our estimate of this variation is as accurate as possible and is not inflated by being combined with other extraneous sources of
variation.
In the end, we want to do a calculation like a ttest, and the standard error in the denominator of this ttest will be
our estimate of the natural chancelike variation in average weight gain for rabbits.
The smaller we make our estimate of this
chancelike variation, the more likely we are to detect a difference in the two varieties of rabbit food if a difference really
exists.
This is called increasing the power our test.
We can gain power through controlling the experiment.
The Price of Control:
Scope of Inference
The scope of inference refers to the population to which inference can reasonably be drawn based on the study.
This
population is the population from which the random sample used in the study was drawn.
If only one breed of rabbit and one
gender (male) is used, we might consider the results a random sample of results possible with this breed of male rabbit.
We
can comment only on this breed of male rabbit.
If someone suggests that other breeds or females would behave differently
with the diets, we have no counterargument.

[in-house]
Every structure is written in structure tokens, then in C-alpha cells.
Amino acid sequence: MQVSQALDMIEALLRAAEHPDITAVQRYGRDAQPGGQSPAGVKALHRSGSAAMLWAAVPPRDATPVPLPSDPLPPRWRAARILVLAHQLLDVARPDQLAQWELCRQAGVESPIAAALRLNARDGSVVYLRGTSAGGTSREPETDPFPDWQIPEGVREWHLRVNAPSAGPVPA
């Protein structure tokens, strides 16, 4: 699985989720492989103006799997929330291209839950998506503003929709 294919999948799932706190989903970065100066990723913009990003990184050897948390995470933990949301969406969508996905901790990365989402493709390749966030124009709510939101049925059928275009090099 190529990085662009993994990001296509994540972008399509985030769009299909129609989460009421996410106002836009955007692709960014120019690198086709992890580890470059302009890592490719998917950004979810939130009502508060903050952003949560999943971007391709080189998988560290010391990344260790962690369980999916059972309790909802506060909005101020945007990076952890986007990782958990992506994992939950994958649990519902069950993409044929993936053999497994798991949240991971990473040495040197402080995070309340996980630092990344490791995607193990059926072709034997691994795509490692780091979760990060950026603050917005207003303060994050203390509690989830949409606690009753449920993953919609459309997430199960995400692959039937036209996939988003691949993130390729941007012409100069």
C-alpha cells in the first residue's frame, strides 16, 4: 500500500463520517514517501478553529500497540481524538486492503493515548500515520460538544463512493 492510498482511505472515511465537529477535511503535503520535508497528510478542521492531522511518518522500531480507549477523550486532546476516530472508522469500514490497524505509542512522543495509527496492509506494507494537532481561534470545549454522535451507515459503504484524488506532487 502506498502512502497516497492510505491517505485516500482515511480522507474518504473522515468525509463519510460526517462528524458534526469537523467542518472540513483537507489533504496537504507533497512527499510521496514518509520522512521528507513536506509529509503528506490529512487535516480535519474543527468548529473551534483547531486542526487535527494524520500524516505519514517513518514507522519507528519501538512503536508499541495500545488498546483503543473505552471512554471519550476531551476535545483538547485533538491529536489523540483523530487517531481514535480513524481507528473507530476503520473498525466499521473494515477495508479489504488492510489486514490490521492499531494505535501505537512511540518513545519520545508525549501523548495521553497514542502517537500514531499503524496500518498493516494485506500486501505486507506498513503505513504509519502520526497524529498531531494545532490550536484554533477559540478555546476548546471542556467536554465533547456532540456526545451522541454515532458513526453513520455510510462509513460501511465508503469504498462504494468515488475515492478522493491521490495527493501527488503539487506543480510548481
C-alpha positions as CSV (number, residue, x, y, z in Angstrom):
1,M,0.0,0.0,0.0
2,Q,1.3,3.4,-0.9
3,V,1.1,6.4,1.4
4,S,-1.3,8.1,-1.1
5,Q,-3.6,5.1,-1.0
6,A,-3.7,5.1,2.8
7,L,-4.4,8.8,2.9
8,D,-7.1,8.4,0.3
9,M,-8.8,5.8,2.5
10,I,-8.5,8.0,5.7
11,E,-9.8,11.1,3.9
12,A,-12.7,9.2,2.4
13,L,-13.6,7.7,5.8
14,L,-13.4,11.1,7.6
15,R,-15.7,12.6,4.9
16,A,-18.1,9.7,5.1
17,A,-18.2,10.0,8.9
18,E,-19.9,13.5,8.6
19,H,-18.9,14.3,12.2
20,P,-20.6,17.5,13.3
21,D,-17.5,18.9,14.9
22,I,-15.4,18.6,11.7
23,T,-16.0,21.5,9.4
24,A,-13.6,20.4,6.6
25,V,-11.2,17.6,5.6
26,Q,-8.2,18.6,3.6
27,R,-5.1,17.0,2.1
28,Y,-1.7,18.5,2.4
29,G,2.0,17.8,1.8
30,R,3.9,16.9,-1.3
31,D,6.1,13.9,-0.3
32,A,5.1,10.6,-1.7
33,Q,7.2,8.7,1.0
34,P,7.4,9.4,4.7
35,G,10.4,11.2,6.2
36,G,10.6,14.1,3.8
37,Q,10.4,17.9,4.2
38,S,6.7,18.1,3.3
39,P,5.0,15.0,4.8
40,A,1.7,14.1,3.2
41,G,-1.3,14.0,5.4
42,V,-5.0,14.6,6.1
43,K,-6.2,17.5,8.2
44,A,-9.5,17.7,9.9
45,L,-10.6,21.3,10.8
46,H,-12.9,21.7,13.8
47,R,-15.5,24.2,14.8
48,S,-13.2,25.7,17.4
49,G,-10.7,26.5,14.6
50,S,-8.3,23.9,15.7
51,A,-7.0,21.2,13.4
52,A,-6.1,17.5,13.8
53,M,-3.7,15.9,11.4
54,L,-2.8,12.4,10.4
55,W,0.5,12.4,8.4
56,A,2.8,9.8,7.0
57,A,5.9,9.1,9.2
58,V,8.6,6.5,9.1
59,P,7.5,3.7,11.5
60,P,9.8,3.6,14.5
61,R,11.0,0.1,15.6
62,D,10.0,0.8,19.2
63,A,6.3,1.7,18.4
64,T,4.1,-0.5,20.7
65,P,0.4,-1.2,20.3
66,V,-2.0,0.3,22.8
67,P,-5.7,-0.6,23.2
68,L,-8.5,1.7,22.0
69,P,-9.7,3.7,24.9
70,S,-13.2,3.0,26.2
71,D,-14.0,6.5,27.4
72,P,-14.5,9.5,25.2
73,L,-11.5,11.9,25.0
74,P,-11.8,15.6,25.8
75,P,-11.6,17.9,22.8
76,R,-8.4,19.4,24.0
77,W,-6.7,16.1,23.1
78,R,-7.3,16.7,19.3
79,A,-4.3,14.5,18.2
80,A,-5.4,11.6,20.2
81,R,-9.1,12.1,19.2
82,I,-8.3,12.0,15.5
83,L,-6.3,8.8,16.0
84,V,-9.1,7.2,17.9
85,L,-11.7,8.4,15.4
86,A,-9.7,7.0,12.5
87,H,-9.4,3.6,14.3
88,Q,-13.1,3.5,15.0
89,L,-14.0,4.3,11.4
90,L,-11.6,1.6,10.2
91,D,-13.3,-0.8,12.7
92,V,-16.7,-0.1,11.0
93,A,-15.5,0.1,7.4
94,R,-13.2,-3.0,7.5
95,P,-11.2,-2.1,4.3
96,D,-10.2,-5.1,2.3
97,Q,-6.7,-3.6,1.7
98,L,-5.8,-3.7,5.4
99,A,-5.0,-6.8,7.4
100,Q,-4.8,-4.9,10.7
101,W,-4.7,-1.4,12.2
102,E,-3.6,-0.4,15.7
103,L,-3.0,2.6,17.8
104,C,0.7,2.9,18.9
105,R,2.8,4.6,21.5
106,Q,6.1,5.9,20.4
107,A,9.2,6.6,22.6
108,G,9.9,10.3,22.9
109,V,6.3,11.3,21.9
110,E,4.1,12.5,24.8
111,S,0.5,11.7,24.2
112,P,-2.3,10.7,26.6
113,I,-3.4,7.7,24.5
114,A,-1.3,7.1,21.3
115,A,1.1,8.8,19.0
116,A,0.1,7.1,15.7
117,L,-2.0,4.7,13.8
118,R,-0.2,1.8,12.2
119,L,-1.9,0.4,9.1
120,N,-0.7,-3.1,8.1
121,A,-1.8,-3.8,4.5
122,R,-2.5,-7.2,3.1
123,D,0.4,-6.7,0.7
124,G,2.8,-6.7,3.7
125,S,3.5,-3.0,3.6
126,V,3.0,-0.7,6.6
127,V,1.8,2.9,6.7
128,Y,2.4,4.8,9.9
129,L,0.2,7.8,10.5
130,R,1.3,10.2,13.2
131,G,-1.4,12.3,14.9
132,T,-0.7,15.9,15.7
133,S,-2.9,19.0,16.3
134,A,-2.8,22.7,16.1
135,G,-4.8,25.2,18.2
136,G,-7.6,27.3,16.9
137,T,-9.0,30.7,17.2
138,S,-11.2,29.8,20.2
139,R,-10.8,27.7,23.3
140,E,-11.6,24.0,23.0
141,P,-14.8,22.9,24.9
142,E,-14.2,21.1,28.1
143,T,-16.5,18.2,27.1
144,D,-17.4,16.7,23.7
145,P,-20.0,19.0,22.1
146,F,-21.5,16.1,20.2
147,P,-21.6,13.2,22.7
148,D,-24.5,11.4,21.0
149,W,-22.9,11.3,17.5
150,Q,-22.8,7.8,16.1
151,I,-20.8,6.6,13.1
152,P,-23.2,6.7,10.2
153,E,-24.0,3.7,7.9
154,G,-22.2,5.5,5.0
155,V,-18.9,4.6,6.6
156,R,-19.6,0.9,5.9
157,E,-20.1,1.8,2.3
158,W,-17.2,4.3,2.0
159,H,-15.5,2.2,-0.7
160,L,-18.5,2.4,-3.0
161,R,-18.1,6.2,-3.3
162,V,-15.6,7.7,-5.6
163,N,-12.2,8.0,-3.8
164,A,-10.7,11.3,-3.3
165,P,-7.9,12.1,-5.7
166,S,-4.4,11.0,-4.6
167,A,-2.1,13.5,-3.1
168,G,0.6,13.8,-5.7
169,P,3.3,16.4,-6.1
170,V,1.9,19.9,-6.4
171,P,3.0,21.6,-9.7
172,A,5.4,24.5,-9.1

We only have information about the breed of male rabbits we considered.
If we had taken a random sample of rabbits from several breeds, we introduce the variation inherent in those breeds.
Some breeds are smaller and more active than others, while others are larger and more sedate.
This variation makes it more
difficult for us to find a difference in weight gain due to diet if one exists.
However, if we do find a significant difference in
weight gain, we can say something about rabbits of different breeds, not just one special breed.
Similarly, if we used males
and females, our population of inference would be rabbits of either gender.
Through control, the experimenter attempts to accentuate or make as visible as possible the planned, systematic
variation between treatment groups, while at the same time reducing or removing as much chancelike variability as possible.
The smaller the population of inference, often, the greater the control we have.
Randomization:
A second approach to handling the chancelike variability is through randomization.
Clearly, it is not possible to
remove all chancelike variation through our methods of control.
Rabbits are still different, even if they are the same breed
and gender; some will grow faster than others, regardless of the diet.
Measurement error is always present even if the same
scales and technicians are used.
By randomly assigning the rabbits to the treatment groups, we will spread the chancelike variation among the
treatment groups.
This adds to the variation in each group, but it removes the bias that would otherwise doom the
experiment.
This random assignment of experimental unit to treatment group is essential for an experiment and distinguishes
it from an observational study.
In an observational study, the experimental units or subjects are not randomly assigned to the
treatment groups.
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 Fall '12
 SonjaCox
 Sampling Methods, AP Statistics, experimental units

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